Life. Simplified. column: The secrets of marital bliss
If you’re looking for the secret to marital bliss, here it is: Put stuff away and clean up your messes. Honor your promises. Schedule intimacy at least a couple of times every week. Share the load. Pick your battles. Try to be kind, generous, patient and forgiving. Take turns preparing deliciously nutritious meals, washing the dishes, folding the laundry, picking up dog poop, and getting the kids to bed. Smile more. Yell less. Save more. Buy less. Listen more. Say less. Agree to disagree. And celebrate — as often as possible. Show up. Every day. That’s it — that’s the whole show.
In my family, we’ve agreed on three additional non-negotiables: 1) no hitting, 2) no cheating, and 3) no saying “eff-you” when you’re angry. For my wife and me, that third one is the verbal equivalent of the first two. In our home, it’s simply the most disrespectful thing you can say, so we’ve made it off-limits. We’re lovers, not siblings — and there’s a reverence we’d like to honor in each other, and model for our daughter, who we hope will grow up with enough self-respect to choose a partner that honors whatever’s most important to her.
My wife and I celebrated eight years this week; a full decade if you count the fun stuff before the wedding. We’re not running for couple of the year, and we understand there are tough times ahead — but we think we’ve got this whole marriage thing. In a word, we’re partners. We do what we can with whatever we’ve got, and try to make the best of every situation. We don’t always agree on how to get stuff done. So we take turns and talk through objections with as much understanding and compassion as we can muster. We’re not perfect, and sometimes it gets ugly.
I’ll admit, sometimes we joke about hitting each other with the car, and we’ve certainly gone to bed angry — but I could probably count those nights on one hand. Alright, maybe two. But every morning is a new day; a new chance to wake up, make up and get on with it. Life’s too short to hold a grudge; besides we’re both far too lazy. We understand we simply couldn’t do it without the other — at least it wouldn’t be any fun. So, we look for opportunities to keep it light, shake things up, keep it fresh and play. When things get heavy, we call it out, talk it over, and work it through by nurturing our common ground.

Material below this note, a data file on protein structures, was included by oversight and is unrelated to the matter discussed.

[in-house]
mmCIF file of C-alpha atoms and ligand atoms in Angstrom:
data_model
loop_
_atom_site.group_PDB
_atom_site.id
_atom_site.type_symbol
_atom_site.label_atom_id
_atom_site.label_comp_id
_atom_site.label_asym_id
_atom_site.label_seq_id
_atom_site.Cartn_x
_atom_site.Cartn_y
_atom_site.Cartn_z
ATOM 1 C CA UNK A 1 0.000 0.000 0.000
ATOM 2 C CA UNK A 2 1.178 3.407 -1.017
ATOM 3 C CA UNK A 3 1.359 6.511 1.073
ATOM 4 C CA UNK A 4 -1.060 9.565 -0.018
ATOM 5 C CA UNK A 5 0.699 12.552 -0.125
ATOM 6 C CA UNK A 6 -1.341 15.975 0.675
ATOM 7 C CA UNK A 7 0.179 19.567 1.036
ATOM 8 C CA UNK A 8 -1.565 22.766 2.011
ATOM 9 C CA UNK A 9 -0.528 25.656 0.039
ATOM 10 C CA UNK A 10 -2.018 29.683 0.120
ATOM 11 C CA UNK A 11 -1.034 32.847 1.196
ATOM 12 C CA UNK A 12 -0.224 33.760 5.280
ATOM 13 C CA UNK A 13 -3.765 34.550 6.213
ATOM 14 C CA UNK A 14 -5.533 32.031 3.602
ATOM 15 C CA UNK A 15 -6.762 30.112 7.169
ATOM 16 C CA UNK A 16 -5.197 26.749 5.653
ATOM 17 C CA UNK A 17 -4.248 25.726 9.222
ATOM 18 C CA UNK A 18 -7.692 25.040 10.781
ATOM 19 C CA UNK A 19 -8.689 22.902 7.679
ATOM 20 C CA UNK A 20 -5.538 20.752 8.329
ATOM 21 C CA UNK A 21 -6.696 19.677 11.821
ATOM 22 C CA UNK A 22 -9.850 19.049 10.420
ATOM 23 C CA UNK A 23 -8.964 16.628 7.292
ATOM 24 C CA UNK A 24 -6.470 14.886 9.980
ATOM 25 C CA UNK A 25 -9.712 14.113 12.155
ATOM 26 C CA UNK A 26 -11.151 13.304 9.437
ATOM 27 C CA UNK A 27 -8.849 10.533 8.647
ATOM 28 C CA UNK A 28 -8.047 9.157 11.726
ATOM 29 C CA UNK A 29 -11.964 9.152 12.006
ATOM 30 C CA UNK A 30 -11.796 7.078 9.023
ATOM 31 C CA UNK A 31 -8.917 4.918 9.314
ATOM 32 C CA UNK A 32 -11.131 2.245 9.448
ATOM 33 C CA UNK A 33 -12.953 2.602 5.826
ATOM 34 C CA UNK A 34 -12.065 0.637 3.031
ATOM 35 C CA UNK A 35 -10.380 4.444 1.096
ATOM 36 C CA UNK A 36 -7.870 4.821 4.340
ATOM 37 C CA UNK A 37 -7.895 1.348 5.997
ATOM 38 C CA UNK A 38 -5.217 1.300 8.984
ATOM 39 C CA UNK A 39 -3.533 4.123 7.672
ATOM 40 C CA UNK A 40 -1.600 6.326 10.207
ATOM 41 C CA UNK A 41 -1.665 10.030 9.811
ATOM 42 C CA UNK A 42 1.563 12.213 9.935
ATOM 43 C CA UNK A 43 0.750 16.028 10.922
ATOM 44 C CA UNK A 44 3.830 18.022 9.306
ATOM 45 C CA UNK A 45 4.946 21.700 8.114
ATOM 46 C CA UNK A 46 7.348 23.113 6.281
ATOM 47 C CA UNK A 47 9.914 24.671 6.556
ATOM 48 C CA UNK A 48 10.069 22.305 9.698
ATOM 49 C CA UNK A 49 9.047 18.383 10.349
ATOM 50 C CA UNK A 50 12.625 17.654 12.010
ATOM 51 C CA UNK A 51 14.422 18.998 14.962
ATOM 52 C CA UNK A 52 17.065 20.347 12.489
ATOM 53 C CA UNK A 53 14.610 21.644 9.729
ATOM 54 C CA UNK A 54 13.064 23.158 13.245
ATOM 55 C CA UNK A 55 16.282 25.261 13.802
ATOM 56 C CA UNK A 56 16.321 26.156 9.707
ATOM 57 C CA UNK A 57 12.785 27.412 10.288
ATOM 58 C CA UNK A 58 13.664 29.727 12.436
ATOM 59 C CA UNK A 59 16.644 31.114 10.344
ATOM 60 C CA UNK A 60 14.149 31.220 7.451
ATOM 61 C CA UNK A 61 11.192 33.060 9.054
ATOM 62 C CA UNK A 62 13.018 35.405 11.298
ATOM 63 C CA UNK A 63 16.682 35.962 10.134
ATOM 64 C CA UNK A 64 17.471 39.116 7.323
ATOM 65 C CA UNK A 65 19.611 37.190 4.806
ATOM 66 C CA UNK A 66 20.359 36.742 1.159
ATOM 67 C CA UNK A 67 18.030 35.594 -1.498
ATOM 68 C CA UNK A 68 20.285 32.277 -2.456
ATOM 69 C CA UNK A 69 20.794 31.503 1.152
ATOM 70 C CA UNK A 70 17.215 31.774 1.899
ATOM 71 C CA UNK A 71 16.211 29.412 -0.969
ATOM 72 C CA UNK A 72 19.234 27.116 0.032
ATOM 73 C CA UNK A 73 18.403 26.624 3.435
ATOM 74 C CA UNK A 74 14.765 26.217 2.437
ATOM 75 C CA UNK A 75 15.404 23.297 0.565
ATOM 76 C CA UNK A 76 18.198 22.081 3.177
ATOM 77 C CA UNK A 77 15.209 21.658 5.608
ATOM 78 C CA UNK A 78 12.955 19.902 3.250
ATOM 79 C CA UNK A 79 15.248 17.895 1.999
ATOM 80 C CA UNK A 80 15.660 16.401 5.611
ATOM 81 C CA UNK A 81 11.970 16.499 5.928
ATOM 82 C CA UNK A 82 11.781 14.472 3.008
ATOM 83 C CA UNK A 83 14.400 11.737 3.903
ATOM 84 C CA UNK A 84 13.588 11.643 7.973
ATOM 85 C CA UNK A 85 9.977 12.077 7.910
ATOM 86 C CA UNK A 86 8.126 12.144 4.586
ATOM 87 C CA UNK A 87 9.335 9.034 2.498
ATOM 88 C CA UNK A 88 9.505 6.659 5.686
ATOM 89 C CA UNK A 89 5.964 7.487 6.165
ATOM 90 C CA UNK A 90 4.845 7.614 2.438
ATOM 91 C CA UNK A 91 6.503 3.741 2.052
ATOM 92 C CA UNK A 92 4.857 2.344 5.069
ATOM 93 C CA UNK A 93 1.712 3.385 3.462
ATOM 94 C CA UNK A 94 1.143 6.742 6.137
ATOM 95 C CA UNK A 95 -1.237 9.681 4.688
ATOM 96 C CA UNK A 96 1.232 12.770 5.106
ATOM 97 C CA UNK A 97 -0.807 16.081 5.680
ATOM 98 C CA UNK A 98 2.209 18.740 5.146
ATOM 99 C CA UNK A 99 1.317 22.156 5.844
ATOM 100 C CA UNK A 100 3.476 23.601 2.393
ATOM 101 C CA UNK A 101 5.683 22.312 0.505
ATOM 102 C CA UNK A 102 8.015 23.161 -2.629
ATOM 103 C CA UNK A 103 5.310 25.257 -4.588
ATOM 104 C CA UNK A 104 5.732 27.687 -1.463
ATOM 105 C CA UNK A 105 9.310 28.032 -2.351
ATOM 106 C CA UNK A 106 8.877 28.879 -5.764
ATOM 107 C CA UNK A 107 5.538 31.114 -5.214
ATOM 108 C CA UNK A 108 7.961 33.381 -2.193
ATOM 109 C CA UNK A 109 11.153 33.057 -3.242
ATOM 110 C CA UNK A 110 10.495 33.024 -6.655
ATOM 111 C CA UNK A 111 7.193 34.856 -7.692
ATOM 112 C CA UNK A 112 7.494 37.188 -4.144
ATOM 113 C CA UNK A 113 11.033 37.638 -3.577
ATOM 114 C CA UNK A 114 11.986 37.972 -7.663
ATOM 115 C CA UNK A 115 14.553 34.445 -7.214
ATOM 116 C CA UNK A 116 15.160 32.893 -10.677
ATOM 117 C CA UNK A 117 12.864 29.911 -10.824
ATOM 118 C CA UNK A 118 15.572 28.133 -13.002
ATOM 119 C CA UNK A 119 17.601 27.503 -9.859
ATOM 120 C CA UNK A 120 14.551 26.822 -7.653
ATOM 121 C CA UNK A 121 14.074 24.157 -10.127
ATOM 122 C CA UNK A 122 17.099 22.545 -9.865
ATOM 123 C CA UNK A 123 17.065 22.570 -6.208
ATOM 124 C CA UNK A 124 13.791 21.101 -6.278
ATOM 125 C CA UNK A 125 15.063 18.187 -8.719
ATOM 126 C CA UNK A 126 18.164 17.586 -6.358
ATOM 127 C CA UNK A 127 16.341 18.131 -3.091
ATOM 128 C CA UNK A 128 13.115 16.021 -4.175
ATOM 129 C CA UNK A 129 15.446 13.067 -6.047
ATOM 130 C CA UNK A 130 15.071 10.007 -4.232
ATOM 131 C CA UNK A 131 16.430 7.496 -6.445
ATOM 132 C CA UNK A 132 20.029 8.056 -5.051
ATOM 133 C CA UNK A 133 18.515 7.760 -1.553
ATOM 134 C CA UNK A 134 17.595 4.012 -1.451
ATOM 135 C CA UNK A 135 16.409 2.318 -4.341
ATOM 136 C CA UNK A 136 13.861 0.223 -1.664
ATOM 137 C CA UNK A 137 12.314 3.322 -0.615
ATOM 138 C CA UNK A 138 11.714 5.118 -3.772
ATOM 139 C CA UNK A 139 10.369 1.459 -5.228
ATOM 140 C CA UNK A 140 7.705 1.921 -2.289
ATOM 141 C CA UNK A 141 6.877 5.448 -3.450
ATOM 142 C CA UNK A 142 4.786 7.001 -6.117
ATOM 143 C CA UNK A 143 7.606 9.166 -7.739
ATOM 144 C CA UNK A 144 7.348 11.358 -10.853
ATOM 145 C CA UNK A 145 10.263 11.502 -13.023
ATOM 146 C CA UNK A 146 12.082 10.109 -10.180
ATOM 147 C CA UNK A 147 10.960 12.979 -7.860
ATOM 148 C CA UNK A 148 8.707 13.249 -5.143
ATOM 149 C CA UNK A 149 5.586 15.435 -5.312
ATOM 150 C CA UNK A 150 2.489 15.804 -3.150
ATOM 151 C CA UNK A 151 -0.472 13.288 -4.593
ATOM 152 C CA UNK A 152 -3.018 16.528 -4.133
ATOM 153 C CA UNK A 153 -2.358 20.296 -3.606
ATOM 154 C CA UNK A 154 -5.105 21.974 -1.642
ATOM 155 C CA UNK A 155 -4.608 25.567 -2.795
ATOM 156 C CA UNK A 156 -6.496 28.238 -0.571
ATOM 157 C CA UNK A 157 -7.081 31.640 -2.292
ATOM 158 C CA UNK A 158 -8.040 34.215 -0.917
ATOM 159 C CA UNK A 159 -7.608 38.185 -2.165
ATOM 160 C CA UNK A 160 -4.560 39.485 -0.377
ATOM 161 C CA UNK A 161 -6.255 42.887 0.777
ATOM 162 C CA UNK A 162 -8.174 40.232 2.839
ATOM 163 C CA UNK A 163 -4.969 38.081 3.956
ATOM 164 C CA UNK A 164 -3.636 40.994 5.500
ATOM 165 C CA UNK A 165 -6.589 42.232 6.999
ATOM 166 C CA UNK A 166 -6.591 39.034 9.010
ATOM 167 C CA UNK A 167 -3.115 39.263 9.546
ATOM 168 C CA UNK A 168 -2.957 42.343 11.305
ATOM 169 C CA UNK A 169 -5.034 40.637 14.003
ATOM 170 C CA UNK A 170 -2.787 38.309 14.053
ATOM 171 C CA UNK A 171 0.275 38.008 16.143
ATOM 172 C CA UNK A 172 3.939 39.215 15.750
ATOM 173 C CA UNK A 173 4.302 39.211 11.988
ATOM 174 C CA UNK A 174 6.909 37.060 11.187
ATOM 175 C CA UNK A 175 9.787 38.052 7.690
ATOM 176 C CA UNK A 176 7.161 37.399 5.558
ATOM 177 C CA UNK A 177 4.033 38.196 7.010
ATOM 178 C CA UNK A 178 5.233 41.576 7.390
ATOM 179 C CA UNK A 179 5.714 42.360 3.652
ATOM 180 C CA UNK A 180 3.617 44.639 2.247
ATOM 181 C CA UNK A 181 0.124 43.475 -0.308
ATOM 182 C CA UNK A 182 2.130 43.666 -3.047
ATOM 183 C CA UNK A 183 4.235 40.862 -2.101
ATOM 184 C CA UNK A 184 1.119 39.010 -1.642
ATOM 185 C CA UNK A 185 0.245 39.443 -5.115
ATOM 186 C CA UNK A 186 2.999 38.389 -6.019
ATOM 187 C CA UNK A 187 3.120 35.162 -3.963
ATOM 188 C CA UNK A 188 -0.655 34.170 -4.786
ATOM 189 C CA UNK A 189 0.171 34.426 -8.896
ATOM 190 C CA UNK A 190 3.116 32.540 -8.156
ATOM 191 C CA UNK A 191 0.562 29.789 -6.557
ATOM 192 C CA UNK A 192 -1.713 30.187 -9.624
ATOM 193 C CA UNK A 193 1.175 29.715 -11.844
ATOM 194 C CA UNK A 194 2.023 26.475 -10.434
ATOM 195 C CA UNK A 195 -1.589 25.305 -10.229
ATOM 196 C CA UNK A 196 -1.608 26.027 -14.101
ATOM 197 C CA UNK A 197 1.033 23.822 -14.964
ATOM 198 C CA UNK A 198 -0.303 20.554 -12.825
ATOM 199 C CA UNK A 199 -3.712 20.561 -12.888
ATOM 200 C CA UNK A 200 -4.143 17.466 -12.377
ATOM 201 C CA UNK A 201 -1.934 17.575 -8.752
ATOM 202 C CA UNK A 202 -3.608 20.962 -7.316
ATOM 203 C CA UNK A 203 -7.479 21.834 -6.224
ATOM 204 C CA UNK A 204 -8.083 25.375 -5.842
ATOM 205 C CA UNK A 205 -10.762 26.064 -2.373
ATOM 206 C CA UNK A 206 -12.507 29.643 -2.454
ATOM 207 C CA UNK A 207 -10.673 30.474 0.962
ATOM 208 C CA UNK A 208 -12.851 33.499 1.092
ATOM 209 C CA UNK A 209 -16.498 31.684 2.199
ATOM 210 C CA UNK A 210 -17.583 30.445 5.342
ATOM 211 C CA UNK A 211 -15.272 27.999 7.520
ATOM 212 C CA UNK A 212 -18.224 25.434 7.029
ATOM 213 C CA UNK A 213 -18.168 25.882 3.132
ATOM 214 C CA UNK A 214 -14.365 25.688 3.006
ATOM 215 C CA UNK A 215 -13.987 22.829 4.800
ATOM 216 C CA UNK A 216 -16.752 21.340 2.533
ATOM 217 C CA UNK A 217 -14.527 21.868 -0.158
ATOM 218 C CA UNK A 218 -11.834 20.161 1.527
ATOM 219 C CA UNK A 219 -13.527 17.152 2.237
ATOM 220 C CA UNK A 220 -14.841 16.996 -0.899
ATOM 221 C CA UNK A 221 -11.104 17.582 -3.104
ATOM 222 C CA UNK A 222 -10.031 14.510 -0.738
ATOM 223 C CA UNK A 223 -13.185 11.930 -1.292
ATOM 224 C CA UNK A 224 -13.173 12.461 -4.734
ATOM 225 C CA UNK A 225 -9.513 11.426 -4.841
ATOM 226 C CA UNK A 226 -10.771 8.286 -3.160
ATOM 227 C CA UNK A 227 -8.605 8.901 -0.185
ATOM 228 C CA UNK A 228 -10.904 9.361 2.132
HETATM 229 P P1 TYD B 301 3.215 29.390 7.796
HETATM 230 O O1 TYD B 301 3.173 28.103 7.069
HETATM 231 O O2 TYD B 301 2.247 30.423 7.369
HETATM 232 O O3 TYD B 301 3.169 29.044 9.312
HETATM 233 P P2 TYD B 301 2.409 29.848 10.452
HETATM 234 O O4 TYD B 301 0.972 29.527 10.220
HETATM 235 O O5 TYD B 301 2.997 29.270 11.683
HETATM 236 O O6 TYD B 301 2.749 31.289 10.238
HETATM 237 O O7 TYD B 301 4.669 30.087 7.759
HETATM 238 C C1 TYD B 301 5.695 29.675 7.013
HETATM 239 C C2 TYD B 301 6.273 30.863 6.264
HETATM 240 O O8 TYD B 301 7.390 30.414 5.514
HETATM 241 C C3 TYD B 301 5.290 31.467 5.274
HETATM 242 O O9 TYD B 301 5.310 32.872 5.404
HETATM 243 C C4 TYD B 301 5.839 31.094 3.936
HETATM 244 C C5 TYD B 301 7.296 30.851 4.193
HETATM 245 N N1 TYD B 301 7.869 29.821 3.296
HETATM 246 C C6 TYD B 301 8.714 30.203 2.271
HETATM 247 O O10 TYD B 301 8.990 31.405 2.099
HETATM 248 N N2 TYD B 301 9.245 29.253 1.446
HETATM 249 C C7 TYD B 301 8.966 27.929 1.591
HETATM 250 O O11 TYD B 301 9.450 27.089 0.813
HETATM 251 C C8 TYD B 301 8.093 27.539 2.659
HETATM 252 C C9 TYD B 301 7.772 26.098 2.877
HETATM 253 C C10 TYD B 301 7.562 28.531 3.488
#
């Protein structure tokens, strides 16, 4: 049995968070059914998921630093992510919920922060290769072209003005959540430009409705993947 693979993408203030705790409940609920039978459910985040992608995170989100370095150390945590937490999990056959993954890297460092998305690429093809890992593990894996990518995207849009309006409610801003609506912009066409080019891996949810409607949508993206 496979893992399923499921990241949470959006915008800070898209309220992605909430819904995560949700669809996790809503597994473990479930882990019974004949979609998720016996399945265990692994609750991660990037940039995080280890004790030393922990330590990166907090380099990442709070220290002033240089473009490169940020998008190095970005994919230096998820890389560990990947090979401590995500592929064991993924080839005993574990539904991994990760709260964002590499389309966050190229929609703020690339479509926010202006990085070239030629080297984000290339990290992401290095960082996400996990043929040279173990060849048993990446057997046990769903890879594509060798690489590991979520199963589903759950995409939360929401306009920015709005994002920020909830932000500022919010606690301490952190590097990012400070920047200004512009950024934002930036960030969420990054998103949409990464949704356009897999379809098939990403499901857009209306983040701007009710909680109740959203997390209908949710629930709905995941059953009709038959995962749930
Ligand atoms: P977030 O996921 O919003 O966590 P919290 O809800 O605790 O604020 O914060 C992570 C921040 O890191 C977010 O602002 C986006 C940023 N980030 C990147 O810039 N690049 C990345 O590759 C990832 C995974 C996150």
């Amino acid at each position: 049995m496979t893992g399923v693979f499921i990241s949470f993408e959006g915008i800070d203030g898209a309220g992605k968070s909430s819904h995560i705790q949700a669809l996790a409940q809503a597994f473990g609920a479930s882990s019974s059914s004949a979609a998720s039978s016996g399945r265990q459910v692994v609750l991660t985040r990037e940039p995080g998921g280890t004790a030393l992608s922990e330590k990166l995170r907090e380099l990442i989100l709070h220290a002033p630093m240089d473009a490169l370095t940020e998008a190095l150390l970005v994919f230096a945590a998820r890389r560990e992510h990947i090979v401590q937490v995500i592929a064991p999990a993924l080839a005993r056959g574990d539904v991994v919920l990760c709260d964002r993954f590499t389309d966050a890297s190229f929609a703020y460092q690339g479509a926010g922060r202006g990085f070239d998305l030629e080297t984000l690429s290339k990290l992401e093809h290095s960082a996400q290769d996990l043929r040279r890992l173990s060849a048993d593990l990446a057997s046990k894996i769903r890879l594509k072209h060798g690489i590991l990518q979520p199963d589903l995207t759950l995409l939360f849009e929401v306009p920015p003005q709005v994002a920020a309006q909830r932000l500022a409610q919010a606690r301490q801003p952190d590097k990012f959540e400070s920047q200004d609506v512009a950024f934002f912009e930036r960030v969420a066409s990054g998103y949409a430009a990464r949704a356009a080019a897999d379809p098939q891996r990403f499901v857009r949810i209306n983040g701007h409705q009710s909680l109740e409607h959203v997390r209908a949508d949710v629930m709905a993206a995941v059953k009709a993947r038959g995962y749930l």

If there’s one thing I admire, it’s a family that commits to working things out with heart. Helene Taylor, a California family law attorney, recently reached out to me to learn more about the impact clutter has on relationships. Helene’s innovative heart-centered approach to resolving couples-in-conflict actually helps good people navigate the complex dynamic where love and the law collide. When couples are racing in opposite directions, she’s bringing them back to the table — helping them work things out. When irreconcilable differences rule the day, her radical approach guides individuals through the process of separation and divorce with compassion and dignity. Yes, she’s a renowned divorce coach, but her professional emphasis is on honoring love, compassion and peaceful transitions. You can learn more about Helene’s unique approach at http://www.HeleneLTaylor.com.
Sure, life gets messy; but what matters most is the strength of my relationship with my wife — and that requires following through with heart and integrity. In my wedding vows, I promised, “If love is what you do, and not what you say or how you feel, then to you, my love, I pledge my life.” In response to popular demand, I recently wrote an 80-page ebook titled “Aphrodisiac: Clearing the Cluttered Path to Epic Love, Great Sex and Relationships that Last.” Downloaded several hundred times since last November, it’s a pocket guide outlining my six steps to decluttering relationships between lovers — and still available for free on my website.
Wishing you epic love, clutter-busting bliss, but above all — joy.
Evan Zislis is author of the bestselling book “ClutterFree Revolution: Simplify Your Stuff, Organize Your Life & Save the World” and “Aphrodisiac: Clearing the Cluttered Path to Epic Love, Great Sex & Relationships that Last.” He is founder and principal consultant of http://www.MyIntentionalSolutions.com. For more information, like ClutterFree Revolution on Facebook, call 970-366-2532, or email Evan@MyIntentionalSolutions.com.
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The Glenwood Springs city council voted to approve planning a public engagement process for South Canyon improvement possibilities, along with a request for proposals from developers.